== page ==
Prison inmate growth pressures easing
HARRISBURG - Decades of rapid growth in the inmate population at the state correctional institutions appear to be ending, but state officials still seek more money next year to run the system.
The 2014-15 budget proposed by Gov. Tom Corbett calls for $77 million more, a four percent increase, to operate the corrections system. Most of that extra spending will go for salaries and benefits for employees. All told, the state will spend $2 billion next year on corrections.
The corrections system includes the 26 correctional institutions, 56 state-operated or contracted community corrections centers and a motivational boot camp. The combined population of these as of last December was 51,512 inmates while estimates suggest a smaller number of 50,175 inmates next December, according to budget documents.
This marks a turnaround from projections in 2011 that the system would have to absorb an additional 3,500 inmates, Corrections Secretary John Wetzel told the House Appropriations Committee last week.
"We've literally needed to add a prison every year and a half," said Mr. Wetzel referring to the growth rate in prior decades. "Now we've been clearly able to alter our pace, anticipating a need to expand capacity every 30 years or more."
In Northeast Pennsylvania, the department operates SCI Dallas and Retreat in Luzerne County, SCI Mahanoy and Frackville in Schuylkill County, SCI Coal Twp. in Northumberland County and SCI Waymart in Wayne County.
The department closed older prisons at Cresson and Greensburg in western Pennsylvania last year and opened a new prison in Centre County.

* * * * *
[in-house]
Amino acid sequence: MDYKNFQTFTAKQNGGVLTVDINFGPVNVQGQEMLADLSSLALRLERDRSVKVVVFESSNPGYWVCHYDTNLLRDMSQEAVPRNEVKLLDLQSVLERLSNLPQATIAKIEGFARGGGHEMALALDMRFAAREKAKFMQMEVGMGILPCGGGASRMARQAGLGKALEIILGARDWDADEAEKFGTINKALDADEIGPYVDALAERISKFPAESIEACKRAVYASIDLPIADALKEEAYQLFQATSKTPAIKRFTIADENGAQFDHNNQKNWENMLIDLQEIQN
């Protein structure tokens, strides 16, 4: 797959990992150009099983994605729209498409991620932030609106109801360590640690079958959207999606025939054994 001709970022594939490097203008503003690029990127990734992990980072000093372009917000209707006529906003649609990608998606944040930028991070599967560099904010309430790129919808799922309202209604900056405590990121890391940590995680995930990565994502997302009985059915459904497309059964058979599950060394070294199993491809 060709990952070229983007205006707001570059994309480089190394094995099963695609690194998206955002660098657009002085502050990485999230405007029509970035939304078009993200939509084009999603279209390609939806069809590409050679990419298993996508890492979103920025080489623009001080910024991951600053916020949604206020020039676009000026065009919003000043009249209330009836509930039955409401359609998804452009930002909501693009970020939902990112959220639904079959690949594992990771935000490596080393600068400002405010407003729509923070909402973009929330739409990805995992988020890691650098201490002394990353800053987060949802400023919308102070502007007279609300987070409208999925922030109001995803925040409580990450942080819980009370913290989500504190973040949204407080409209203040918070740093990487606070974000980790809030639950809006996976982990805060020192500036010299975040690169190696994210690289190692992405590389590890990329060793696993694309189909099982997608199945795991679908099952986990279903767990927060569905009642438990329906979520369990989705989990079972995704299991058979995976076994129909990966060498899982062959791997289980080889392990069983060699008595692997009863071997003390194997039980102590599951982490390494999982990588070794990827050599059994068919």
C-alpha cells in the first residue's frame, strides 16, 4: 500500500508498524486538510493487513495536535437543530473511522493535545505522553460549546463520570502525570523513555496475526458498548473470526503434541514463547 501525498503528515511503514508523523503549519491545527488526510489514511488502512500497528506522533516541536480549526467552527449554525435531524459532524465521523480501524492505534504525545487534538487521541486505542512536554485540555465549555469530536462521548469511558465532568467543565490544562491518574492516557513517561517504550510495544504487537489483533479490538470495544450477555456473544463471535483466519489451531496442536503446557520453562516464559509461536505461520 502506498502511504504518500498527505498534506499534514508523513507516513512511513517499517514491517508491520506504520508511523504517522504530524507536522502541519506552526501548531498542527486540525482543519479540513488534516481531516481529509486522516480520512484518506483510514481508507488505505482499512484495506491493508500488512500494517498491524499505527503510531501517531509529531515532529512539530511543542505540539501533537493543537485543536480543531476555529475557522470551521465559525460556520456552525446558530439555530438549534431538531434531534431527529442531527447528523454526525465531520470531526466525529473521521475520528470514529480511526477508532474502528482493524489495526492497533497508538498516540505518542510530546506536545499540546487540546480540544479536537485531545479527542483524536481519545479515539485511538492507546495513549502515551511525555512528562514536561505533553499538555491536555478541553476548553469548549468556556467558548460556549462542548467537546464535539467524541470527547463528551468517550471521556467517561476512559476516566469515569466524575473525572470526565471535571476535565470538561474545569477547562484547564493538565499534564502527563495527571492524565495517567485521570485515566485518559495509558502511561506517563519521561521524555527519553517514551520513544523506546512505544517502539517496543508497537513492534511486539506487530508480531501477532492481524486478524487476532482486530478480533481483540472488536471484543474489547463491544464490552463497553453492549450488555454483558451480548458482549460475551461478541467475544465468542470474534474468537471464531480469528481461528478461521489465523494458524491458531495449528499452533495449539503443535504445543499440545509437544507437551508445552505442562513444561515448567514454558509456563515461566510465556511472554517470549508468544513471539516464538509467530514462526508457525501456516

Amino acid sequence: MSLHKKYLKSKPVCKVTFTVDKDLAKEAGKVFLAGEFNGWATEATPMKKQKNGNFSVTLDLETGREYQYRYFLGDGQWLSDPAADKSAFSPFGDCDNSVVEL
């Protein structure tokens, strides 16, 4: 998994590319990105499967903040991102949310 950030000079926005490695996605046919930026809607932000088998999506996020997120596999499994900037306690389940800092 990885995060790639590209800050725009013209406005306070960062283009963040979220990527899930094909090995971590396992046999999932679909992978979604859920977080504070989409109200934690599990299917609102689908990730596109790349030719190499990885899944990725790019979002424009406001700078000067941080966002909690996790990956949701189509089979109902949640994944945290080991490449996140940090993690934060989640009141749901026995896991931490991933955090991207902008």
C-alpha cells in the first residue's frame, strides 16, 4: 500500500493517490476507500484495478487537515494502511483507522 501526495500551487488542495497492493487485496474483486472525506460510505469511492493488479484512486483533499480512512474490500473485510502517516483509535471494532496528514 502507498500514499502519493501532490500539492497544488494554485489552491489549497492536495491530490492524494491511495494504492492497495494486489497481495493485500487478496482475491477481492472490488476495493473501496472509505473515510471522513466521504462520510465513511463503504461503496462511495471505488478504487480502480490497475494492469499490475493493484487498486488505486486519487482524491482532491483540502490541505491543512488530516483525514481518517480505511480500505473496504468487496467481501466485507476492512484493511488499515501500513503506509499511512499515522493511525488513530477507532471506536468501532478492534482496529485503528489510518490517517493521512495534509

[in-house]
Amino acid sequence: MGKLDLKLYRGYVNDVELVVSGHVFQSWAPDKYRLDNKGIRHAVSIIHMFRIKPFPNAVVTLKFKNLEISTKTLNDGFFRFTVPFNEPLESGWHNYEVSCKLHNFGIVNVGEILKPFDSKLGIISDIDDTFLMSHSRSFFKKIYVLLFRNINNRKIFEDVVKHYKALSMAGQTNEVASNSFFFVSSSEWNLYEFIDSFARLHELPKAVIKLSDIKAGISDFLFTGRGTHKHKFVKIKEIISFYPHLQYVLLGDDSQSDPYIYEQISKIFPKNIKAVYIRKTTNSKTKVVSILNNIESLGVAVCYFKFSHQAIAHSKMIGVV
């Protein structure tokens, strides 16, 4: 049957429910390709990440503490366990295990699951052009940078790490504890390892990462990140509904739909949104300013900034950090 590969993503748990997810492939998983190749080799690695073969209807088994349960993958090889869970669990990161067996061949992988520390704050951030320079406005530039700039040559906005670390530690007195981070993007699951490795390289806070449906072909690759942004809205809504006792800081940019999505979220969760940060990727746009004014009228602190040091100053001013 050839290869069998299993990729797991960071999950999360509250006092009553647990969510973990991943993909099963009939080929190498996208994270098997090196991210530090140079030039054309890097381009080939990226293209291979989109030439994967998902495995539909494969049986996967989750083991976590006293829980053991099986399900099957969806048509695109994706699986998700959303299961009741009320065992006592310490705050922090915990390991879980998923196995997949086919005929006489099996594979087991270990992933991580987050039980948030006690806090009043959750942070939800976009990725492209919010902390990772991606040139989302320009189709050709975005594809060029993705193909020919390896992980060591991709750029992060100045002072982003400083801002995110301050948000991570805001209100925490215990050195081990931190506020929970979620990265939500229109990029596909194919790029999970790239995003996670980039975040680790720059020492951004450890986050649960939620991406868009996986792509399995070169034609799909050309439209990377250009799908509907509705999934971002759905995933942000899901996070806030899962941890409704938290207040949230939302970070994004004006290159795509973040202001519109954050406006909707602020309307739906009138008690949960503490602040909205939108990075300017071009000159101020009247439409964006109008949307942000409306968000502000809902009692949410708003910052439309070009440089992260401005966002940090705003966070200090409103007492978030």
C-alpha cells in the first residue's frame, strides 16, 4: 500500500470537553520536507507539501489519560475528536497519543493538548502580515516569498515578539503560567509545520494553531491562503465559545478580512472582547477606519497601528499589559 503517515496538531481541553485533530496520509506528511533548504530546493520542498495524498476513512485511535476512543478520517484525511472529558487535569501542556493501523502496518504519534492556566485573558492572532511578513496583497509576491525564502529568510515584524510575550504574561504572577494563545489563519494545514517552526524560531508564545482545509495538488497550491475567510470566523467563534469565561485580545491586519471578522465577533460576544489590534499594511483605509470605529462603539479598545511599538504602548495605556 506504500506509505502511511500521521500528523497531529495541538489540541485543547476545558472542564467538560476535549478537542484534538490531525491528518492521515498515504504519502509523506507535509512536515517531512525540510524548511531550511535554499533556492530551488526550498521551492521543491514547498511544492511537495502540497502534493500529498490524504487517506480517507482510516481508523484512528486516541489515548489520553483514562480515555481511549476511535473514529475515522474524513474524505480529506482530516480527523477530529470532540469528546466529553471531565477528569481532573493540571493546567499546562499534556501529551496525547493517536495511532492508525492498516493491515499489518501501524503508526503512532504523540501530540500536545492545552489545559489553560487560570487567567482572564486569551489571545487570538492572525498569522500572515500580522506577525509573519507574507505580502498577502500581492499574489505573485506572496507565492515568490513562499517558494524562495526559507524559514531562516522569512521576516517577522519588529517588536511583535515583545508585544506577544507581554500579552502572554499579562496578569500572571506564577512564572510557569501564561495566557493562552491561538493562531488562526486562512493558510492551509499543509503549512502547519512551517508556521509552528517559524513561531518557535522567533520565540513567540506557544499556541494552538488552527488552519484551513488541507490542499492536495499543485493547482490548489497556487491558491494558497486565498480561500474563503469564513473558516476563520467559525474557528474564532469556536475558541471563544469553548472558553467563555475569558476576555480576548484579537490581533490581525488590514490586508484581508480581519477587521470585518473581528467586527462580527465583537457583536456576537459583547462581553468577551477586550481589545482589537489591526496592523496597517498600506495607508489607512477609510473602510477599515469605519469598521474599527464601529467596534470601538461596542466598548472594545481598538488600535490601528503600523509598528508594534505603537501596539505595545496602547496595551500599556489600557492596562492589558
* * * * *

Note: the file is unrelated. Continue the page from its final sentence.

As population pressures ease, Pennsylvania is implementing the Justice Reinvestment Initiative.
These laws enacted in 2012 are designed to keep nonviolent offenders and parole violators out of state prisons in order to ease overcrowding and reduce corrections costs.
The laws make offenders convicted of lower-level drug crimes eligible to serve their sentence in the community corrections centers.
They created programs aimed at reducing inmate recidivism - the return of offenders after they have served their sentence because they committed new crimes - and gave judges a risk assessment tool to use when sentencing offenders.
The Justice Reinvestment Initiative was expected to save $139 million in corrections costs during a five-year period starting in 2012-13, according to the House Democratic Appropriations Committee. But so far no significant savings have been realized.
Mr. Wetzel acknowledged that major savings have yet to appear.
But he told lawmakers that the framework is in place to make substantial reductions in the inmate population that will lead to significant savings.
"The transformation of our correctional system has indeed begun, but it's been more slowly than we had hoped, especially as it relates to the juxtaposition of parole violators being place in community corrections," he said.
Meanwhile, Mr. Weztel warned lawmakers that passing new crime bills to set tougher penalties can drive up the inmate population again. The House has passed a number of bills with the potential to increase the population since the reinvestment initiative, he added.
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